Tiger shoots par, says arm hurt at Players

Tiger Woods during the 2013 U.S. Open at Merion.

Tiger Woods during the 2013 U.S. Open at Merion.

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— Tiger Woods has won a U.S. Open on a broken leg. Now he’s trying to win one with a wounded arm.

For the second day in a row, Woods grimaced in pain after several shots, his left arm clearly bothering him at times. Still, he pieced together a nice 70 for a 3-over-par 143 and said he likes his chances of winning his first major championship in five years.

Woods felt some pain in an arm he said he injured while hitting a shot when winning The Players in early May. That is curious because, based on his lack of reacting, it didn’t seem to bother him there or when he tied for 65th at the Memorial Tournament two weeks ago.

The Open at Merion has been something else from the start. He grimaced hitting a shot out of rough on his first hole Thursday. In Friday’s second round, among other times, he winced after laying up from deep rough en route to a tap-in birdie on the par-5 second. After teeing off with an iron on the short par-4 eighth, he shook his left arm while in obvious discomfort. His approach from the rough on No. 8 also was bothersome, for he wrapped his left arm around his back.

With all that going on, people not only watched his shots but also his facial expressions.

“It is what it is,” Woods said regarding the arm after each of the first two rounds.

The problem, according to a Woods insider, lies in the elbow. One could surmise it’s tennis elbow or golfer’s elbow and probably not gardener’s elbow. But since Woods hasn’t said, some could be left wondering whether the soreness involves that joint or the left wrist, left forearm, left bicep, left triceps, left shoulder, left ear lobe, left nostril or left temple.

Oh, we forgot left cheek.

Over the years, Woods has steadfastly refused to use injury as an excuse. It’s as if he doesn’t want a physical ailment to get in the way of his task, namely hitting shots at targets well enough to facilitate the hoisting of yet another trophy. He has continually plowed through pain, refusing to let an excuse sabotage his focus. The classic case, of course, came when he won the 2008 Open at Torrey Pines on a broken leg that soon after was surgically repaired.

On the other hand, Woods has been part amusing and annoying with his secrecy regarding injuries. Rather than be forthcoming, he makes a point to not attach energy to the topic.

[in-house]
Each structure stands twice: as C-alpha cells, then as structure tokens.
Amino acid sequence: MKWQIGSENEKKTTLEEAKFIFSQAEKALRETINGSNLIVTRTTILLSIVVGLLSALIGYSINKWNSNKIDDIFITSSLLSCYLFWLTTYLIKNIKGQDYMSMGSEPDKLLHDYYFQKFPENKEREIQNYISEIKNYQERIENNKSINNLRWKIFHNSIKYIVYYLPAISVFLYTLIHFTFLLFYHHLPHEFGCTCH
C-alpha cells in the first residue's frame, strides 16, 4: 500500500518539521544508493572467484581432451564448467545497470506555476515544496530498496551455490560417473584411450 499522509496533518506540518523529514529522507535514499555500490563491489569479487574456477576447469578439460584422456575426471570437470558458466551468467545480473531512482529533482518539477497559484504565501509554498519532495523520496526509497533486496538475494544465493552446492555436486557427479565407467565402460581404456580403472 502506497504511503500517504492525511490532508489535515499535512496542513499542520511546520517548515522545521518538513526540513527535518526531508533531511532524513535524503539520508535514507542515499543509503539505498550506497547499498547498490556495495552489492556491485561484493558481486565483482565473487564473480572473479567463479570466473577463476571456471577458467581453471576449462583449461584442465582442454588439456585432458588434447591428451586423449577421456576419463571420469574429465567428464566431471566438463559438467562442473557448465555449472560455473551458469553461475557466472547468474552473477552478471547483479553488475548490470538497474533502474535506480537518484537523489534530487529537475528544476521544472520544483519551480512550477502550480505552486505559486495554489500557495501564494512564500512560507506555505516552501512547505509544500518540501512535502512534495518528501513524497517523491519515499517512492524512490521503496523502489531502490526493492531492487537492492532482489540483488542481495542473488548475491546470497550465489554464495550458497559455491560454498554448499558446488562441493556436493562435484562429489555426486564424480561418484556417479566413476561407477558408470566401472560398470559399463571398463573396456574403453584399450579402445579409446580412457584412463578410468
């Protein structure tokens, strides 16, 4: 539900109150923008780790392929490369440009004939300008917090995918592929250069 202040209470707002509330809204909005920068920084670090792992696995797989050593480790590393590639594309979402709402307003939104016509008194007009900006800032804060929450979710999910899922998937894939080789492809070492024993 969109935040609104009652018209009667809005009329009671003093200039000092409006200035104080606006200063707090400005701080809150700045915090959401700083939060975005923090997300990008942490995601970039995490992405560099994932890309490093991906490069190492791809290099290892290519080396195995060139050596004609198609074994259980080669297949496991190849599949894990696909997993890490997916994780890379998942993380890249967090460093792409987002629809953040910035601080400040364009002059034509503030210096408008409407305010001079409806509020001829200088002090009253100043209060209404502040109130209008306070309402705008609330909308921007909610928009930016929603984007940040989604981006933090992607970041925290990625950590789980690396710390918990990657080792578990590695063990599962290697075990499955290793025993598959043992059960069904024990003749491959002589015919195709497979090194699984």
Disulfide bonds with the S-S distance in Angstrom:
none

And so it went again Friday. Asked when he first hurt the elbow, he said, “A few weeks ago.” Asked if it felt better after the second round than the first, he said, “Well, it is what it is.” Asked again where he hurt it, he said, “Playing golf at The Players.” Asked where at The Players, he said, “One of the rounds.”

When it came to the arm, he kept everyone at arm’s length. Elaboration was nowhere to be heard. He was evasive as the Nixon White House. You’d have thought he was guarding a state secret. If I’m not mistaken, he gave longer answers when going through scandal and rehabilitation in 2010.

Nor did his aides allow anything. Asked what the medical diagnosis of the arm was, agent Mark Steinberg said, “I don’t know.” Glenn Greenspan, the public relations man, said Woods didn’t tell him much about the injury. Sean Foley, the coach, told a reporter that he didn’t know if Woods hurt the arm last month but that he may have.

Whatever, the scenario is reminiscent of the Open at Torrey Pines, though apparently not nearly as severe. Like then, Woods is playing well and is in contention while overcoming pain.

His putting in a first-round 73 was more reflective of his work on the greens at Memorial than in his four victories of 2013. He took 32 putts and three-putted twice in that round, which began late Thursday afternoon and ended early Friday morning because of two first-day weather delays.

In making three birdies and three bogeys in the second round, he hit one fewer green in regulation but took two fewer putts. He kept the round going by making par-saving putts of 15 and 12 feet at Nos. 5 and 8, respectively. The latter came a few minutes after a spectator, apparently well served, yelled out, “I’ve got a dime on you, Tiger.”

For the uninitiated, that is gambling talk for a thousand dollars. Not that Woods cared a whit about that. What mattered to him was improved performance on a soft but hard Merion course featuring tucked pins.

“I really played well,” he said.

He birdied the short 13th from 4 feet and the long fourth from a dozen feet. The latter put him at 2 over, but he gave a shot back after he stubbed a chip from deep rough on the short side at No. 8. Chipping from 18 feet from the pin, he moved his ball only three feet, an odd squirt to the right.

“It’s one of those shots where you’re either going to flub it or you’re going to hit it 20 feet past,” Woods said.

The tough pin placements left Woods thinking the U.S. Golf Association again was “trying to protect par.” In a Wednesday news conference, officials Mike Davis and Tom O’Toole both said this Open was not about a winning score around even par.

Asked if he bought that, Woods drew laughter when smiling and saying, “No.”

That question came right after this one: Do you like your chances?

“Yes,” Woods said.

On a long day, he was armed with many short answers.

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